This is award-winning film-maker Josef Fares' first game, so he's getting used to being treated like a tourist. But that's not really fair.
Fares describes himself as a hardcore gamer, and casually rattles off games spanning decades in conversation. And his conviction to Brothers is total - he's in the Starbreeze offices full time, and the game was never even considered as a movie. "It's a dream I've had for a long time," he says.
The plot focuses on two boys in a fantasy world, who set out on a journey to save their father. For the makers of Riddick and Syndicate, it's a leap into the fairy tale genre. The collaboration with Starbreeze began when Fares approached the developer. "I loved the idea, and on a personal level, we really got on," says studio head, Mikael Nermark. He makes it sound so simple.
Just as simple as the game itself: each thumbstick controls one sibling, and the trigger button acts flexibly, performing a context-sensitive move. It's a simple, loose system that lets the details of the game stay fluid. "Brothers is always changing, in terms of locations and gameplay," says Fares. "Have you played Trine 2? There's a great moment when you have to get water to a flower, and it turns into a platform. But when you do it again and again, it's not so satisfying."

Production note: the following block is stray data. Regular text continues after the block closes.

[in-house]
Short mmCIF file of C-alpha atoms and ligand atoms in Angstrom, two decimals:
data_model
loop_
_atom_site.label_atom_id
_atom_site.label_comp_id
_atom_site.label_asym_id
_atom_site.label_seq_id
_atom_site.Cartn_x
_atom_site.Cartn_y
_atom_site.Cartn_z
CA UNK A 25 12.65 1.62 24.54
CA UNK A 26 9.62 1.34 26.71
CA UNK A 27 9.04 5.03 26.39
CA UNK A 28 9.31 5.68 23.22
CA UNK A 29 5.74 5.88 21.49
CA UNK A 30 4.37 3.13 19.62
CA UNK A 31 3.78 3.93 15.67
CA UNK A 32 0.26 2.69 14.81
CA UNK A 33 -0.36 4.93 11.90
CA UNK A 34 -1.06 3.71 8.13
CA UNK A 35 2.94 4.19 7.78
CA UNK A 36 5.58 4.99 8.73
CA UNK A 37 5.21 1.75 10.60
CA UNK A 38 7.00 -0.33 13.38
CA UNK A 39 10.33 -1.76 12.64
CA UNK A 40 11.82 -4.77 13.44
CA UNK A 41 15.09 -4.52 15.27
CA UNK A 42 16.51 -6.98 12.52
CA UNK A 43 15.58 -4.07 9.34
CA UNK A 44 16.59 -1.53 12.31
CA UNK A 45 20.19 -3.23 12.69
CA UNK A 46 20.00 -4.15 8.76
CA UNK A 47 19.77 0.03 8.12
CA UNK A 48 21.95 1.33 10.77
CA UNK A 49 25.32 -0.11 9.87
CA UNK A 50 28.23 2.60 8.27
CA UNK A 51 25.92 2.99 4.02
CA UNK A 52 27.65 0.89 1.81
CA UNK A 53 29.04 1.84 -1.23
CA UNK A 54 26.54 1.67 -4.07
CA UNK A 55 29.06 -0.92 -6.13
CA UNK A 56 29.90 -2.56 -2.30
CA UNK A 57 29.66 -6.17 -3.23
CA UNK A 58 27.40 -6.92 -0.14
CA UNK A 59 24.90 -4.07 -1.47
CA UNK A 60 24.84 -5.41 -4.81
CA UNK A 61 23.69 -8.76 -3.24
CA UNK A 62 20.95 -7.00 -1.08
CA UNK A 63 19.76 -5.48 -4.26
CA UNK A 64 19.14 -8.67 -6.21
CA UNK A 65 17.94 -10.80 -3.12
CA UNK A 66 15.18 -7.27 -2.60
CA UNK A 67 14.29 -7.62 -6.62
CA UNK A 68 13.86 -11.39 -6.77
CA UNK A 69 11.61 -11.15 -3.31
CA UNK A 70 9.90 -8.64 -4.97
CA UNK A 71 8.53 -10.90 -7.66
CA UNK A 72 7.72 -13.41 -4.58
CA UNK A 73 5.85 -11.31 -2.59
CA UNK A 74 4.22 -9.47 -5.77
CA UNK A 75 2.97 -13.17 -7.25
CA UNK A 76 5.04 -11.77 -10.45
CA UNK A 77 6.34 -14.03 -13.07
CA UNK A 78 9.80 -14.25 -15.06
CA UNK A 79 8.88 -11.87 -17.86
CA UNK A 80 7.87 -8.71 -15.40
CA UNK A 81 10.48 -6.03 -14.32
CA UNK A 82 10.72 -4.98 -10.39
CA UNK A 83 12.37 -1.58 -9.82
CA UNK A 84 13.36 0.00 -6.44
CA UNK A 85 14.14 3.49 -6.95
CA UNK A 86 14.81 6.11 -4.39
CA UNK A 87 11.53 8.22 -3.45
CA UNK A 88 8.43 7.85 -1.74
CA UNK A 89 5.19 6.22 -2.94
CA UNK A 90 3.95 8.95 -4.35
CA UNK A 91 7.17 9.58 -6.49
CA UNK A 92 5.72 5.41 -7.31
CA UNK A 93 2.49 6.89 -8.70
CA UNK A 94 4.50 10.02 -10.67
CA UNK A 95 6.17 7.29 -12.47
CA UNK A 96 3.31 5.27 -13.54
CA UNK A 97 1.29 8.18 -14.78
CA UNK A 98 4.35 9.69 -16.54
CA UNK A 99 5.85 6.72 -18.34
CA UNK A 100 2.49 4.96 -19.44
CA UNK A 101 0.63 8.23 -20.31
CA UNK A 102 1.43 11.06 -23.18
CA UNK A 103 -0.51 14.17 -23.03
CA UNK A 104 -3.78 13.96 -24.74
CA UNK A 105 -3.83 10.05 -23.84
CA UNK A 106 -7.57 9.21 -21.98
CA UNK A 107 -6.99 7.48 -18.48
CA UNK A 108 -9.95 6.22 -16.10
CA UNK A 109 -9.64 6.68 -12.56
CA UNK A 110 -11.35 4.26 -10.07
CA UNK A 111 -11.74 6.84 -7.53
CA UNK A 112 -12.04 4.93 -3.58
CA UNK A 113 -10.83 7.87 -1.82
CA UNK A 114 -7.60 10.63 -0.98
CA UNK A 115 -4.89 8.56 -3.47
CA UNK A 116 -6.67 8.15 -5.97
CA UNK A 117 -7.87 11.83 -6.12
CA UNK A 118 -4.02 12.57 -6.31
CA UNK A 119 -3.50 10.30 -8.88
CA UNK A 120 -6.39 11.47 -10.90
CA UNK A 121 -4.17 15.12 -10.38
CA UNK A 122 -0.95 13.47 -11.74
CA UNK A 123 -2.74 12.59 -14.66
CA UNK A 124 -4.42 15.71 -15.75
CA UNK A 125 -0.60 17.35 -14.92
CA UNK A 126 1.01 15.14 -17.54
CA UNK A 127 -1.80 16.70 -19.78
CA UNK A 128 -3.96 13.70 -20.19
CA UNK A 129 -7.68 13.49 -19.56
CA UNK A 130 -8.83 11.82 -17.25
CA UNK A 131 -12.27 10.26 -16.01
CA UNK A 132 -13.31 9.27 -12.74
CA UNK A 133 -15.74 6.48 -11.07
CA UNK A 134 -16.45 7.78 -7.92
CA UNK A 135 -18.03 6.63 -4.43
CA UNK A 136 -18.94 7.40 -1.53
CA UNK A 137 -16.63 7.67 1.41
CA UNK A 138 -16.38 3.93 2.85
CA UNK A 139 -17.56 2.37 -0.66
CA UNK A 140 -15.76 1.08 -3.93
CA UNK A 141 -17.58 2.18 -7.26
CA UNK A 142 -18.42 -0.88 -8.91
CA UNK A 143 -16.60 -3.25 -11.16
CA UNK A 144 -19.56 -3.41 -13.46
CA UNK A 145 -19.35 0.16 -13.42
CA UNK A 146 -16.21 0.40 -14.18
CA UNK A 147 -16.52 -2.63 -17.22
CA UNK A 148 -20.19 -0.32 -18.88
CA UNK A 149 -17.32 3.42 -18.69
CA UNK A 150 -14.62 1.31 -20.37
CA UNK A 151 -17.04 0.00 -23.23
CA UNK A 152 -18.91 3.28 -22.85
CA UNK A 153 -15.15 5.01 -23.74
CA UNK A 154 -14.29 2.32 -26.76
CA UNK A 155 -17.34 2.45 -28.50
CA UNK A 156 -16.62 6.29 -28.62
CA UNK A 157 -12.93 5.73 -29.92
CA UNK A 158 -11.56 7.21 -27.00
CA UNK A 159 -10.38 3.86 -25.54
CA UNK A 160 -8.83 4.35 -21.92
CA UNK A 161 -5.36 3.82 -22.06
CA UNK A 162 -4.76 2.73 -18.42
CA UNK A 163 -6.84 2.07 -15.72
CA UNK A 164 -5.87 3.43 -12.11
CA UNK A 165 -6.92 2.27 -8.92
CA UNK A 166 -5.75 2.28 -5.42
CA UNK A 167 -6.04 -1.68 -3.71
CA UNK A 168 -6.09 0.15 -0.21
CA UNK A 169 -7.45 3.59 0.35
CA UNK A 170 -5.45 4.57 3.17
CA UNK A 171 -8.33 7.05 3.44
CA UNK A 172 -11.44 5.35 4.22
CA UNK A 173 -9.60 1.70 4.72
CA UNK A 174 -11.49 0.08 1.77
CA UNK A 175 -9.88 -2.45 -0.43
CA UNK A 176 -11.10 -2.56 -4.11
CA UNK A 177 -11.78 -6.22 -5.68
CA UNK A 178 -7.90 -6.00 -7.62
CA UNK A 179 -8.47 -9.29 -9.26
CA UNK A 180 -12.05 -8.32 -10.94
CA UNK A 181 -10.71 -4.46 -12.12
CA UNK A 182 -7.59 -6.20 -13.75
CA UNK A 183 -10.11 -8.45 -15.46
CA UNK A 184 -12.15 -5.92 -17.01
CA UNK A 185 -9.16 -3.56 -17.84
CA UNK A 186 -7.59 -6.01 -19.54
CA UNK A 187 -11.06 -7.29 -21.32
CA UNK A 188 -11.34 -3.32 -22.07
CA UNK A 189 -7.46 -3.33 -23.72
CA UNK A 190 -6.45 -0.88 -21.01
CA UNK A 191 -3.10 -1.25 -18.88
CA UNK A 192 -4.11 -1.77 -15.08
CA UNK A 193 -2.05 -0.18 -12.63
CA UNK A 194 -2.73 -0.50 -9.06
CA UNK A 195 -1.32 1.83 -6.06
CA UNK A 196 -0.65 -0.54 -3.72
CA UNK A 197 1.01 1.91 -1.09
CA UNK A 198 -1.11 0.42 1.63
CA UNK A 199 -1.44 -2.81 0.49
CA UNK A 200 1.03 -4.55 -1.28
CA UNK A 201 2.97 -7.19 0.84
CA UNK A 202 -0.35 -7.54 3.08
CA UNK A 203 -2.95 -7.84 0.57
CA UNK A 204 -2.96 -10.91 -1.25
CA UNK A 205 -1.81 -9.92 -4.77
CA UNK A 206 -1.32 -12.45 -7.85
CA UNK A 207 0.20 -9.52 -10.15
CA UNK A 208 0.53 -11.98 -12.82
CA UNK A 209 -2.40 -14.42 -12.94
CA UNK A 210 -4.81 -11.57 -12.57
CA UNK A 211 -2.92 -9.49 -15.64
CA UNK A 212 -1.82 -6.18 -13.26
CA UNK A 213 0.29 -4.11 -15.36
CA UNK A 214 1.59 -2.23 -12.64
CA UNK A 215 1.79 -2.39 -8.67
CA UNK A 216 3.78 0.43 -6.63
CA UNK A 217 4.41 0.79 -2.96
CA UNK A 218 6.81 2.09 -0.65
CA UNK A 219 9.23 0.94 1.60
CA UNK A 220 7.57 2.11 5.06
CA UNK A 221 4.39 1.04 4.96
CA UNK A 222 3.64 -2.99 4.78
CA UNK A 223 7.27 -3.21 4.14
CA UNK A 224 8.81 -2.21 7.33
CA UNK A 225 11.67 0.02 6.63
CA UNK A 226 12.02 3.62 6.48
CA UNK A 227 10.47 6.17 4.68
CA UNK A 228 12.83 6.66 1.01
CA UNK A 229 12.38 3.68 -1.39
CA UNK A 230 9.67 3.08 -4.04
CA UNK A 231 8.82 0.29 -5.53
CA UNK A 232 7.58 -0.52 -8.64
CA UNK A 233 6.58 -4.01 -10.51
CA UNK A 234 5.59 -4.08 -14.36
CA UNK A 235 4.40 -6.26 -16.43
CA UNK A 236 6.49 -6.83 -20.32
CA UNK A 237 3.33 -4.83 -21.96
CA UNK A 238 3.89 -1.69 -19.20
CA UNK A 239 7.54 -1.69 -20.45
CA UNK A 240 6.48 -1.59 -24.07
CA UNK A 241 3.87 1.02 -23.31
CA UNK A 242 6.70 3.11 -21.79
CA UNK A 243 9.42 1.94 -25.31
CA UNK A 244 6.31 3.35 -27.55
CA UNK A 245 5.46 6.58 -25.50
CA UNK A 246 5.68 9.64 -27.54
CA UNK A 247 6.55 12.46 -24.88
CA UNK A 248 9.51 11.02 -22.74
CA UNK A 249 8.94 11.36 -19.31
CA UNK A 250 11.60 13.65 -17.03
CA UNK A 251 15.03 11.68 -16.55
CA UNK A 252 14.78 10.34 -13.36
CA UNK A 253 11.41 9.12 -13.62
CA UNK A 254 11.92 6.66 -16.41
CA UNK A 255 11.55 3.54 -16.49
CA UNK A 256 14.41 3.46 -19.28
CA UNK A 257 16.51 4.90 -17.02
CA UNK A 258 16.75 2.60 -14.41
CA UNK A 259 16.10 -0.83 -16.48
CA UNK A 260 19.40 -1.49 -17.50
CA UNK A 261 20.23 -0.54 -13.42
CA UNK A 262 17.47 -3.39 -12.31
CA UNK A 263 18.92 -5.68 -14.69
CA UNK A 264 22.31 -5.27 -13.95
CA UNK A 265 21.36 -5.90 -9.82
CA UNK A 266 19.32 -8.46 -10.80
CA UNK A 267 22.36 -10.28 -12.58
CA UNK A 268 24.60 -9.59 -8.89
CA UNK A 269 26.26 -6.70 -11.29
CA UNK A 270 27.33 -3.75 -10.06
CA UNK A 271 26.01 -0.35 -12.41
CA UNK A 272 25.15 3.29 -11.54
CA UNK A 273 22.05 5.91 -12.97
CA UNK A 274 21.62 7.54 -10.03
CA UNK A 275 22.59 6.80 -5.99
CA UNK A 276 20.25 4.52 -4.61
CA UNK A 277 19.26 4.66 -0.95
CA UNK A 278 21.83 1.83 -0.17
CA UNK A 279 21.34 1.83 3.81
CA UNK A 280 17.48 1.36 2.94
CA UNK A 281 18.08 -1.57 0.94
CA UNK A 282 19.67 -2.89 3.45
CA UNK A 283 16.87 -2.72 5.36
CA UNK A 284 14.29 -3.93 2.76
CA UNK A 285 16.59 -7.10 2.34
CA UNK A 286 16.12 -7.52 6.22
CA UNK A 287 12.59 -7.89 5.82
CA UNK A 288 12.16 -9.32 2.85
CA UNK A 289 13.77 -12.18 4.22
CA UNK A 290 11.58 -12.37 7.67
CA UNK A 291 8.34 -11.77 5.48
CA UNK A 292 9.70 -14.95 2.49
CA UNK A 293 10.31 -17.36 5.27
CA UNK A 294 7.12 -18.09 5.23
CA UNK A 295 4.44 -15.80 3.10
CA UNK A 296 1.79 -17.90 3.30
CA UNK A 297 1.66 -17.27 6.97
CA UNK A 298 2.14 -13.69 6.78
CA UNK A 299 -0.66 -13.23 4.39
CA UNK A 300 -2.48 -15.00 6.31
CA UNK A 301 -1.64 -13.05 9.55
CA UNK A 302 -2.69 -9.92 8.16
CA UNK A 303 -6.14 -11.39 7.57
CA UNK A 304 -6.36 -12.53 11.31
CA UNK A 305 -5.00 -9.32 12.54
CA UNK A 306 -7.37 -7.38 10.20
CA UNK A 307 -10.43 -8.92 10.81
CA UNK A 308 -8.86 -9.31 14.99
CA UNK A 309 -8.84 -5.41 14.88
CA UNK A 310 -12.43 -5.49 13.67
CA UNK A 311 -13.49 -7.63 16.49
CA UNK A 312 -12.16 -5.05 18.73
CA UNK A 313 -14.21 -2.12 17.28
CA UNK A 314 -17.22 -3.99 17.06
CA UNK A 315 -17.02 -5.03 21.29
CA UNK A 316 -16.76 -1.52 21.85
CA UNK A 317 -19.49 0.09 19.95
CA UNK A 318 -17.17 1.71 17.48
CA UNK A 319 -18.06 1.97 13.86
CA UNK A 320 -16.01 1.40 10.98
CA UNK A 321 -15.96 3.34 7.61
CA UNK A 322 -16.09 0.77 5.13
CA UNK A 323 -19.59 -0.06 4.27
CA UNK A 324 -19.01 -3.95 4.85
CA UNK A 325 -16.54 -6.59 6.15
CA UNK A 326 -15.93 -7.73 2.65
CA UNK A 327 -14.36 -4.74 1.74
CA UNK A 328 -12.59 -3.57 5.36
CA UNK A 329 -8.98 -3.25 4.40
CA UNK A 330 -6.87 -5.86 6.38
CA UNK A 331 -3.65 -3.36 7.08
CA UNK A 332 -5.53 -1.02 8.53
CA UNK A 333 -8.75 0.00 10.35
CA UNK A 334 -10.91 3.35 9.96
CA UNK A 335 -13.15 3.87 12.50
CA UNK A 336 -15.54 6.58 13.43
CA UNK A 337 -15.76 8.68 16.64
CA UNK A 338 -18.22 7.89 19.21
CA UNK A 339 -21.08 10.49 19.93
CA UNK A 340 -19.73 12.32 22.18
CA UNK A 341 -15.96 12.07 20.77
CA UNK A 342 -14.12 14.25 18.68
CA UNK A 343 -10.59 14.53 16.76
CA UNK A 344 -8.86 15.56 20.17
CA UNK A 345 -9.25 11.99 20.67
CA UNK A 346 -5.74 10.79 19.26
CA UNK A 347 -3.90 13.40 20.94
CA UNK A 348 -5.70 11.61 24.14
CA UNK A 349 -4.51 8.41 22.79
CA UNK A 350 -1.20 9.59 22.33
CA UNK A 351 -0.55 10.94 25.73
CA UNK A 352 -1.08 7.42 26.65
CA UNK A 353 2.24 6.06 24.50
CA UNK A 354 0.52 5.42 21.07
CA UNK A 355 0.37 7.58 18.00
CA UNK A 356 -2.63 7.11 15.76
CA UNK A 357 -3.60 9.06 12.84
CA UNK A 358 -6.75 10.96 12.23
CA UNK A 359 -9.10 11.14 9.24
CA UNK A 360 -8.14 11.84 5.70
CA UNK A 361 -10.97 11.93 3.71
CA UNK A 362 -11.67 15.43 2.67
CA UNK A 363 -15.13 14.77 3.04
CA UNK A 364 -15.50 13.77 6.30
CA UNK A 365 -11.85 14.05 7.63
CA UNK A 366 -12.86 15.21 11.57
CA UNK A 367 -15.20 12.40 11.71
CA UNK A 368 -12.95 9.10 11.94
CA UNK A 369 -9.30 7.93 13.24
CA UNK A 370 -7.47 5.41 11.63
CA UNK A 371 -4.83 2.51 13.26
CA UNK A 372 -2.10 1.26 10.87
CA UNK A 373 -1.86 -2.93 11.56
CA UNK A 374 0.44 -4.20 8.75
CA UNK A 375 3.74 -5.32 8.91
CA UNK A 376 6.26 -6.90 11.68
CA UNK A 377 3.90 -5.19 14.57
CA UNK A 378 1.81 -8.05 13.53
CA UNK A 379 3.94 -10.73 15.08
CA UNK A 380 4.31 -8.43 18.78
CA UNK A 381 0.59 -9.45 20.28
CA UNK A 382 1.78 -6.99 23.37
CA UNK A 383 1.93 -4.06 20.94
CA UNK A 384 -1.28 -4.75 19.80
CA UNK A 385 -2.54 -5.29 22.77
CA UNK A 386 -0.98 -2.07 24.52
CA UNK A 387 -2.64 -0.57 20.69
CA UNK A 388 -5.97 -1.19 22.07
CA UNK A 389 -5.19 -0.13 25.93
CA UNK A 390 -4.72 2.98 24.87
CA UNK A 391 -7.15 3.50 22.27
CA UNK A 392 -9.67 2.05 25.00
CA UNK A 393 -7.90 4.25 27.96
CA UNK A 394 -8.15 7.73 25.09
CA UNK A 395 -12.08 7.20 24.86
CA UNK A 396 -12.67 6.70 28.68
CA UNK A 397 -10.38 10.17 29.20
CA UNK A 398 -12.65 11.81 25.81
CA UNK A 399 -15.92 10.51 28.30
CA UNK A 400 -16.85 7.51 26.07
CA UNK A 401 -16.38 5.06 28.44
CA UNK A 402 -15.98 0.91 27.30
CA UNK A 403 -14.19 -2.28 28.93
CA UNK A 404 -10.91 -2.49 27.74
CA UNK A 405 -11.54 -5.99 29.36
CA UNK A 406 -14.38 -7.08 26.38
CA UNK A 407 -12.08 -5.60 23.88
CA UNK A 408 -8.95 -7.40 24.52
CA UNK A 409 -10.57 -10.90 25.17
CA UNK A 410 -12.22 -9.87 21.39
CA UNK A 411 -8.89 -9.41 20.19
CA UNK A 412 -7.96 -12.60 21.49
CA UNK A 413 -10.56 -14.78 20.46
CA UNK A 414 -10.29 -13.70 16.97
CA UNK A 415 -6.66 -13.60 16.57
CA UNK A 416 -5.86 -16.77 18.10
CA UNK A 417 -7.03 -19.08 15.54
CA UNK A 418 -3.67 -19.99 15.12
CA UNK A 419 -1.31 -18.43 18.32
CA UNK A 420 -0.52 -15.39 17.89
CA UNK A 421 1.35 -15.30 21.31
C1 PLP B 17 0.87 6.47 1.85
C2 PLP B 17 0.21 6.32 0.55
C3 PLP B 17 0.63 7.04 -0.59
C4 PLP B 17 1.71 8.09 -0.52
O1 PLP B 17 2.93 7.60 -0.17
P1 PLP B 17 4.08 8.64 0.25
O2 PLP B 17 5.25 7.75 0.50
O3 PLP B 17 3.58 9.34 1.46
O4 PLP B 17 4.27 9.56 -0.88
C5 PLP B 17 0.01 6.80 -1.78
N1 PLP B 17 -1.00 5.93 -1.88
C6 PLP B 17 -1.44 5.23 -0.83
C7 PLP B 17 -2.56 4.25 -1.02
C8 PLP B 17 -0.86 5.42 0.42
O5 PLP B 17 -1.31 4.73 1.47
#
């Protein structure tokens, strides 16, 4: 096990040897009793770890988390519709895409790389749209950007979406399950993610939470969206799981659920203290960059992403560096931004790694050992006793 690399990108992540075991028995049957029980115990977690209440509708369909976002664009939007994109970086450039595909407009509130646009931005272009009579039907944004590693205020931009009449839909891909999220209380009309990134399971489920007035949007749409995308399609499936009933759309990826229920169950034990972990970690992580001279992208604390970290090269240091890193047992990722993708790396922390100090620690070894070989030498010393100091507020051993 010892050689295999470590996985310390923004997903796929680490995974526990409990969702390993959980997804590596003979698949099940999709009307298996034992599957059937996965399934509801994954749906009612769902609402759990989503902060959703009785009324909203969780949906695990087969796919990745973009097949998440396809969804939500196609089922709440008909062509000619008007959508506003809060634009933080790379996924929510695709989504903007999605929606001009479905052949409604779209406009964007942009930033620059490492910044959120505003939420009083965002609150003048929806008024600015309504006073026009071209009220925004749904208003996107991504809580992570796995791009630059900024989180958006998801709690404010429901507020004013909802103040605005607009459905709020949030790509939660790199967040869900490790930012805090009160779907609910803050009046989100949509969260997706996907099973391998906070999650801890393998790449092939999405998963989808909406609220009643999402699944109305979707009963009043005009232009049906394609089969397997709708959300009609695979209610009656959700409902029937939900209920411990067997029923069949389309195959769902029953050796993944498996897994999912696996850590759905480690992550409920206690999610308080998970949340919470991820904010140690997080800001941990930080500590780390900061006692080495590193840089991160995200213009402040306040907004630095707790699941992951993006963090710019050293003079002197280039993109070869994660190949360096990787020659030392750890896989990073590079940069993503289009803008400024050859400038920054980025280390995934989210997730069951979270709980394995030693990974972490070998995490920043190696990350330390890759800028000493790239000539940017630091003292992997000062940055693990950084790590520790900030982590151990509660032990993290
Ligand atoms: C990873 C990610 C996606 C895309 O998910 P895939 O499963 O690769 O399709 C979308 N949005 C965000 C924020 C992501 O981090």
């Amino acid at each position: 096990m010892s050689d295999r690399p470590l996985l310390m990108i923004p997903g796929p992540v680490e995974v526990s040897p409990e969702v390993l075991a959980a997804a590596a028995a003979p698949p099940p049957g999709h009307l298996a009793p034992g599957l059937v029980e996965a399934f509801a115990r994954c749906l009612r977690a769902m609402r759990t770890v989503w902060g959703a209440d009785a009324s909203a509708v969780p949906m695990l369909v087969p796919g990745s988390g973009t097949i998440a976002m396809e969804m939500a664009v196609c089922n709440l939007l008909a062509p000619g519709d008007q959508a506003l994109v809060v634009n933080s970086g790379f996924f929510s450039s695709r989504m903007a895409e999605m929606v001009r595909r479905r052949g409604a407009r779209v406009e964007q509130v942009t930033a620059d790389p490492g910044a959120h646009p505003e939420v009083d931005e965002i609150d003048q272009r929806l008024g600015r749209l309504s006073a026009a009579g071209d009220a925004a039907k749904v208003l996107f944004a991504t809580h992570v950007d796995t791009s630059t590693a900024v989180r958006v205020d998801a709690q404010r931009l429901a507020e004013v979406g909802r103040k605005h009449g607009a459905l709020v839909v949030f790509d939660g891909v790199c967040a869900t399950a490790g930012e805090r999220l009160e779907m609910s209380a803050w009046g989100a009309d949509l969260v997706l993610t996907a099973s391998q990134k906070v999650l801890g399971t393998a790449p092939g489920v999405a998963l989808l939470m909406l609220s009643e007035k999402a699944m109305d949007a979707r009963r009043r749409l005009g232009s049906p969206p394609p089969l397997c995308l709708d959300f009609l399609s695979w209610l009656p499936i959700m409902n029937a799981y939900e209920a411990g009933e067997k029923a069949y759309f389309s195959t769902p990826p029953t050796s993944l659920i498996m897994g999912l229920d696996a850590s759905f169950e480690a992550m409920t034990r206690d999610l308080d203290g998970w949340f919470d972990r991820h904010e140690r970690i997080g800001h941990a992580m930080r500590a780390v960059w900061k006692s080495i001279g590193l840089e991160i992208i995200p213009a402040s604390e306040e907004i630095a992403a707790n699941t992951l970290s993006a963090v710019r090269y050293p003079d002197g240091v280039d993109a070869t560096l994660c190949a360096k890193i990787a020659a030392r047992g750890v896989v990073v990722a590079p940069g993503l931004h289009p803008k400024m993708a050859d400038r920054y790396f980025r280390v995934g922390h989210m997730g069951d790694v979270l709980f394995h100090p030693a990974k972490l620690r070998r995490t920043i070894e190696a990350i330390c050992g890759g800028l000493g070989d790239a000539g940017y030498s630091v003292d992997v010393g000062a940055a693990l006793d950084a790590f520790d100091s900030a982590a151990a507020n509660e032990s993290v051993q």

It's an unexpected lesson that games could learn from films - a step back from the "tutorial, repeat until really hard" template that we've been conditioned to expect. But Fares isn't coming at this project from the idea that games should be chasing after movies.
This eagerness to keep everything moving, and repeat nothing, means the game will last around three to four hours, and that suits Fares perfectly. "People talk about replayability, to have games that last eight to ten hours. I want to give an emotional experience that you can finish in an evening."
Brothers is a sweet, melancholic fairy tale by a Swedish director. It's a niche we never knew we wanted filling.